Above: Kara Rosenlund takes her wares on the road in Australia, where she offers up practical, well-curated, vintage items from a restored 1956 Franklin Caravan. For more, see A Mobile Brocante in Australia on Remodelista.

Ikebana Influence

It is clear that Australian horticulturalists take more from their closer neighbors in Japan than they do from their colonial ties with Great Britain. The art of ikebana (and its Korean relation kokozi) is characterized by a use of living plants in arrangements, with an exploration of negative space and asymmetry.

A white anthurium floral design by Sophia Moreno Bunge from Anthuriums: Rethinking a Hotel Lobby Flower.
Above: A white anthurium floral design by Sophia Moreno Bunge from Anthuriums: Rethinking a Hotel Lobby Flower.

“We love using big-leaved plants like monstera,” says Charlie Lawler. “It easily turns any space into a jungle.” Lawler and his partner Wona Bae at Loose Leaf have turned these into monstera “chandeliers,” with the addition of fig leaf branches. Their shop and studio space in Collingwood, on the outskirts of Melbourne, is also a venue for workshops and for Wona’s weaving. She uses living material on the grand scale, creating wreaths which she could fit into several times, and nests for imaginary giant birds (or humans for that matter). Some of their creations are very small; they are all exquisite.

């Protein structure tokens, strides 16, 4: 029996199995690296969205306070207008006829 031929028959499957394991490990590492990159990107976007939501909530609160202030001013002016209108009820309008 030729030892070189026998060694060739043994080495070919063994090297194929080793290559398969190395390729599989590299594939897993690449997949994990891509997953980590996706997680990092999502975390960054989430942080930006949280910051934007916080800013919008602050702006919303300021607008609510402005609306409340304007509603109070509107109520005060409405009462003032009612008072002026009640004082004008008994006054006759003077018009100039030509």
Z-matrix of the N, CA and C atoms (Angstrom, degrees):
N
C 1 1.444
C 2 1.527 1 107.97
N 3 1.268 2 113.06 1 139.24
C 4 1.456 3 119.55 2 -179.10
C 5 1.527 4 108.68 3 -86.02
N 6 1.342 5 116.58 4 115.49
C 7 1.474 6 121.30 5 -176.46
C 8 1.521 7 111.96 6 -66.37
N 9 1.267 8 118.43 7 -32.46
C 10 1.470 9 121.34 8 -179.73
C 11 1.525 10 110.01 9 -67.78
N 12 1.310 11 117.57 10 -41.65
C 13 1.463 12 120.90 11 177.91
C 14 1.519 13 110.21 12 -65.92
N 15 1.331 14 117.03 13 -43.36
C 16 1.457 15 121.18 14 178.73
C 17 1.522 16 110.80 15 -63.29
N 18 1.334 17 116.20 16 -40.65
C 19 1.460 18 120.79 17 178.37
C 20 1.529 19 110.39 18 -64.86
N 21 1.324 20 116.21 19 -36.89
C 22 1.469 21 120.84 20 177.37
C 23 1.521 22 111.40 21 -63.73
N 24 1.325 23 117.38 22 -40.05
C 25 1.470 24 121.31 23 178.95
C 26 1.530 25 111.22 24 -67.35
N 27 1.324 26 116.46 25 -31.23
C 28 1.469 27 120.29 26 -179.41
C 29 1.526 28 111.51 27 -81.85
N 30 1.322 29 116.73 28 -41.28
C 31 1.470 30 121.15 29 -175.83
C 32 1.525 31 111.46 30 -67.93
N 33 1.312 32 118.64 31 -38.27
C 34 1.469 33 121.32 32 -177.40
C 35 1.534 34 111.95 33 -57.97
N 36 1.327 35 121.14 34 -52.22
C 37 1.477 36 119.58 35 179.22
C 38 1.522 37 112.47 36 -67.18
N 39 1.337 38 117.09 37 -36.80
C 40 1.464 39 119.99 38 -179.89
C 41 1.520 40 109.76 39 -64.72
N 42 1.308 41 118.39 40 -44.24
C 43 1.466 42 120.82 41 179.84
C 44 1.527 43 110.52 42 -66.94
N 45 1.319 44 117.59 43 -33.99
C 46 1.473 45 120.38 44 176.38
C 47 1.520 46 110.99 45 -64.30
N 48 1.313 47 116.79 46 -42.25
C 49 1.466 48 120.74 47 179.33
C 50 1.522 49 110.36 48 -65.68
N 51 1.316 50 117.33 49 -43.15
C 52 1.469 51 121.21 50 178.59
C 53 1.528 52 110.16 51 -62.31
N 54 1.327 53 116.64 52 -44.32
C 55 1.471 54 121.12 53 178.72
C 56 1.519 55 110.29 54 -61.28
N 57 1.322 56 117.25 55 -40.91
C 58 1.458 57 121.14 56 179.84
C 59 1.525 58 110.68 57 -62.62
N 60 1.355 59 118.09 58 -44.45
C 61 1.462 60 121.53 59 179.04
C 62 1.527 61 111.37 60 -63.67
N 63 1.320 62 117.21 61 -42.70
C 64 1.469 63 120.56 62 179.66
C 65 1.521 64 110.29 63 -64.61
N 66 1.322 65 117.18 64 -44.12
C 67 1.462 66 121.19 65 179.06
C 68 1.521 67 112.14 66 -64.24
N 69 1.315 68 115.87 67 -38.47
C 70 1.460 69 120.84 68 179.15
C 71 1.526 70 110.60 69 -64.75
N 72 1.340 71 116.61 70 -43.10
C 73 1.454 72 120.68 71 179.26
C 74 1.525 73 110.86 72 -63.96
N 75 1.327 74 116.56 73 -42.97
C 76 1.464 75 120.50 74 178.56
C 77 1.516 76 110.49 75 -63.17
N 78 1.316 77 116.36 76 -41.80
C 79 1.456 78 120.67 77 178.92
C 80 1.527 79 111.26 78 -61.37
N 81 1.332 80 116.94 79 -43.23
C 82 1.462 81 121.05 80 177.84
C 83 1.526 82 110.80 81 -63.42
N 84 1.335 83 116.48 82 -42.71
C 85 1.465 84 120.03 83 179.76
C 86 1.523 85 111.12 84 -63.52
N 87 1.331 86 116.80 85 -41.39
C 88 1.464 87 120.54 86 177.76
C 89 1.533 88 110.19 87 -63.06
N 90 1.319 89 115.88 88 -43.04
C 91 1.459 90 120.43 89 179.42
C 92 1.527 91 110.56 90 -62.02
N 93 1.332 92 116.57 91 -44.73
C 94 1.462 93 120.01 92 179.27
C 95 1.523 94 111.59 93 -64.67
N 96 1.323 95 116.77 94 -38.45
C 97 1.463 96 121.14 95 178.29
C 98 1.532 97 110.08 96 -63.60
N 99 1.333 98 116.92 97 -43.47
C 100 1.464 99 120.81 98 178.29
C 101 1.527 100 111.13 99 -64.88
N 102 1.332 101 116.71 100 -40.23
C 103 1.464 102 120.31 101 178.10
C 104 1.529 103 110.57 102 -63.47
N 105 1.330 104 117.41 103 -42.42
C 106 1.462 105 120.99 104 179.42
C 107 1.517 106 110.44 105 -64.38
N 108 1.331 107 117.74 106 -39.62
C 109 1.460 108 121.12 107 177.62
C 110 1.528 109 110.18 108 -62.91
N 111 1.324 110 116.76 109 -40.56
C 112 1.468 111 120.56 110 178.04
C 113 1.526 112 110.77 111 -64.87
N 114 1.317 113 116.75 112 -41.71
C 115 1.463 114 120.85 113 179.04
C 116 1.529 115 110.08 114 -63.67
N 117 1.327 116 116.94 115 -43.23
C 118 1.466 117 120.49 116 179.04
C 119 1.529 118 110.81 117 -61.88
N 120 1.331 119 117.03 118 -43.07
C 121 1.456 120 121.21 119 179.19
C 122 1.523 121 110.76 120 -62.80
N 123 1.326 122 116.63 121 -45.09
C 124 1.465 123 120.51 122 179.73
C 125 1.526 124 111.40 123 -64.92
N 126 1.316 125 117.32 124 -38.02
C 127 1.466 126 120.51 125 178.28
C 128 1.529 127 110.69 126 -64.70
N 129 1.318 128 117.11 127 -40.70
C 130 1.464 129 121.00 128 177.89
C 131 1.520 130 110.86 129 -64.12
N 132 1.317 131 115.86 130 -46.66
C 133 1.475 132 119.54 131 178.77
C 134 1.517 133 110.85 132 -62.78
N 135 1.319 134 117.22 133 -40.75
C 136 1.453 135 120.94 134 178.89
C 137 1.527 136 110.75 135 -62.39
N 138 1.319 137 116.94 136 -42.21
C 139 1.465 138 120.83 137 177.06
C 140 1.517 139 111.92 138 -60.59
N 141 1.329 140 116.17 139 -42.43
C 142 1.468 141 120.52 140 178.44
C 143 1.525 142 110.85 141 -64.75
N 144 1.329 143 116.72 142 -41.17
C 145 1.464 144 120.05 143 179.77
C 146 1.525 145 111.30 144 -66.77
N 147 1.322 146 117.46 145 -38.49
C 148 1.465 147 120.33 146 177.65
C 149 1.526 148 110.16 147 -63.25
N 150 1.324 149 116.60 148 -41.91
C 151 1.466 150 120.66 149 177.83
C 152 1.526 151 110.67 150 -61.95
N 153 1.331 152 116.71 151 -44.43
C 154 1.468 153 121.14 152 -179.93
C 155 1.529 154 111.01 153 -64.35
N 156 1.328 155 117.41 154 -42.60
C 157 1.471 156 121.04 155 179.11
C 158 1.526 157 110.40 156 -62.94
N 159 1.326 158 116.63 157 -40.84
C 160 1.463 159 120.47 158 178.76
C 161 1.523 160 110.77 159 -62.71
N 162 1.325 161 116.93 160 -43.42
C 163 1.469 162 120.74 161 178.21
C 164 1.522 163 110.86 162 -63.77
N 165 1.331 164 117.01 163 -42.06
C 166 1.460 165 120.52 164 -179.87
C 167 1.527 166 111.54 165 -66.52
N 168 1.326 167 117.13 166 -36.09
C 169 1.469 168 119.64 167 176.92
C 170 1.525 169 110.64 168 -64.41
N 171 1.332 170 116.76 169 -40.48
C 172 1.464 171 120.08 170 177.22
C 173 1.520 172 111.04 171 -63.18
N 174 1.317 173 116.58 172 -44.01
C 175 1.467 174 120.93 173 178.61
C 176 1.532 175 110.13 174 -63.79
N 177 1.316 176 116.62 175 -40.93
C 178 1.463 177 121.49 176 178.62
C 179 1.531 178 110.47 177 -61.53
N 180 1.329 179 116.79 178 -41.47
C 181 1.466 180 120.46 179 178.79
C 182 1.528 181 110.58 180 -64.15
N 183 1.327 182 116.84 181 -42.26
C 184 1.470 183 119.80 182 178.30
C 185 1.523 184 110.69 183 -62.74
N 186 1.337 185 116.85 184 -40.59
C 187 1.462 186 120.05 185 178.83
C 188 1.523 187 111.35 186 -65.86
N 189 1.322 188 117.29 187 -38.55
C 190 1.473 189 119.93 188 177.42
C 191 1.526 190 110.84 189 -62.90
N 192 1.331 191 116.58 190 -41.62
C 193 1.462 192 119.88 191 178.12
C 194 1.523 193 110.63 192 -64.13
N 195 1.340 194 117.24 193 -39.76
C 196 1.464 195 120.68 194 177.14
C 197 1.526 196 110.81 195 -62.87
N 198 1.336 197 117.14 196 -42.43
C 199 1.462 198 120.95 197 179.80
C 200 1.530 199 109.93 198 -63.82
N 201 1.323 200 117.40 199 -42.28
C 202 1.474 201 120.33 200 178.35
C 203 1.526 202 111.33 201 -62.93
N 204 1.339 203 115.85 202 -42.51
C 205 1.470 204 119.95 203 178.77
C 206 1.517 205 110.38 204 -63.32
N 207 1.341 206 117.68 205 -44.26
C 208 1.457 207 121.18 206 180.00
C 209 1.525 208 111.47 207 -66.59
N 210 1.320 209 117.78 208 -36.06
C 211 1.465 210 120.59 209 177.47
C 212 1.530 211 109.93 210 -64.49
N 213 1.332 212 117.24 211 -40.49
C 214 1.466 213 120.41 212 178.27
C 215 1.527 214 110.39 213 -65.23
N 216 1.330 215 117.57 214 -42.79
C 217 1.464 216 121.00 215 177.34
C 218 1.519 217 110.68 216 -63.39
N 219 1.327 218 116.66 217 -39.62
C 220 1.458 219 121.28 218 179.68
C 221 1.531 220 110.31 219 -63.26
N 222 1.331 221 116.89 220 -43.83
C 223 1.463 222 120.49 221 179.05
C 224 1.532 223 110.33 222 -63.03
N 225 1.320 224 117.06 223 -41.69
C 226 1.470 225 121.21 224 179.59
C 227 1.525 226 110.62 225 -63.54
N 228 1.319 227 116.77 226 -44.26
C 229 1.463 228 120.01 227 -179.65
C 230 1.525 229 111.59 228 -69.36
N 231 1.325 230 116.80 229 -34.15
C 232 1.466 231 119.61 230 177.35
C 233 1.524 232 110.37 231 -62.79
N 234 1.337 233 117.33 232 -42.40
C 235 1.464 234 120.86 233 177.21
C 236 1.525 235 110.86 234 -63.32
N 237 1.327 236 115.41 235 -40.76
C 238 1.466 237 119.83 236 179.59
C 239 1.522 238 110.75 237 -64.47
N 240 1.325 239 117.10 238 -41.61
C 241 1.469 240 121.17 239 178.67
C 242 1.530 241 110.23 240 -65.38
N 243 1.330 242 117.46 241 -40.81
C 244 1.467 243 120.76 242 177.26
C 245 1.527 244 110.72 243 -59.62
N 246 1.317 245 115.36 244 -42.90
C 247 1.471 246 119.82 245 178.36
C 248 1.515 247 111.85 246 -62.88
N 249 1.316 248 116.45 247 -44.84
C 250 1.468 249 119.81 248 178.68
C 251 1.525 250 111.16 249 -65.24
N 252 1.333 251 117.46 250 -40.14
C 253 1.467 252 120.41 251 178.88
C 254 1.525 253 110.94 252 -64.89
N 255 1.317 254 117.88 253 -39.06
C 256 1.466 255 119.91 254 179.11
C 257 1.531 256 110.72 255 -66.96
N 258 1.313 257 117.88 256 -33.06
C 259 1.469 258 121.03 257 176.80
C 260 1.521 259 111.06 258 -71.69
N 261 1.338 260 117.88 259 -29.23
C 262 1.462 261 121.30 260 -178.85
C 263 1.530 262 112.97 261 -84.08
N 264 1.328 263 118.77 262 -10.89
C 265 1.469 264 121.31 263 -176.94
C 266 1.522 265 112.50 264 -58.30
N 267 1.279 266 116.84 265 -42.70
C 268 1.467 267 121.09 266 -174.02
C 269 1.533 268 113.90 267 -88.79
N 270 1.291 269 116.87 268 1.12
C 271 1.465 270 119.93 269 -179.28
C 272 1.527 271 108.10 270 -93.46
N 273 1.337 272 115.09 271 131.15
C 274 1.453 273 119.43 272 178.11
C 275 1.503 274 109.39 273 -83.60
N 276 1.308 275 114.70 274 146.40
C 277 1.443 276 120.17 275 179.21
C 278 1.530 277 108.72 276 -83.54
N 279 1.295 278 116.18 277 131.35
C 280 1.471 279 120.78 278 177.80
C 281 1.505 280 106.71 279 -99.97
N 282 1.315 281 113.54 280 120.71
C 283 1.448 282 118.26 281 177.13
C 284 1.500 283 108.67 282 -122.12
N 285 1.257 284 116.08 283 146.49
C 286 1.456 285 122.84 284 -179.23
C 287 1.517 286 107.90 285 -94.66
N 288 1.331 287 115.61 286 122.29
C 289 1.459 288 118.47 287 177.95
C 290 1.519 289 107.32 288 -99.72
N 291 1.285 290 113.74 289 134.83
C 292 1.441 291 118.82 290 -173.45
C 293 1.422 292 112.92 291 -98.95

Tropical Jungles

Artist Wendy Whiteley rescued a run-down plot of railroad land in Sydney and turned it into a tropical paradise. For more, see Wendy&#8
Above: Artist Wendy Whiteley rescued a run-down plot of railroad land in Sydney and turned it into a tropical paradise. For more, see Wendy’s Secret Garden in Sydney.

Most of us can only dream of the huge variety of plants available to Australians, subtropical or otherwise. Here Brachychiton acerifolius, shown at left, mingles with elephant ear, or Colocasia, and the spiky Sydney native Doryanthes excelsa. The summer humidity and mild winters of the subtropics are ideal conditions in which jungly plant communities can thrive.

For more garden inspiration from Australia, see:

N.B.: This post is an update; the original story ran on April 6, 2017.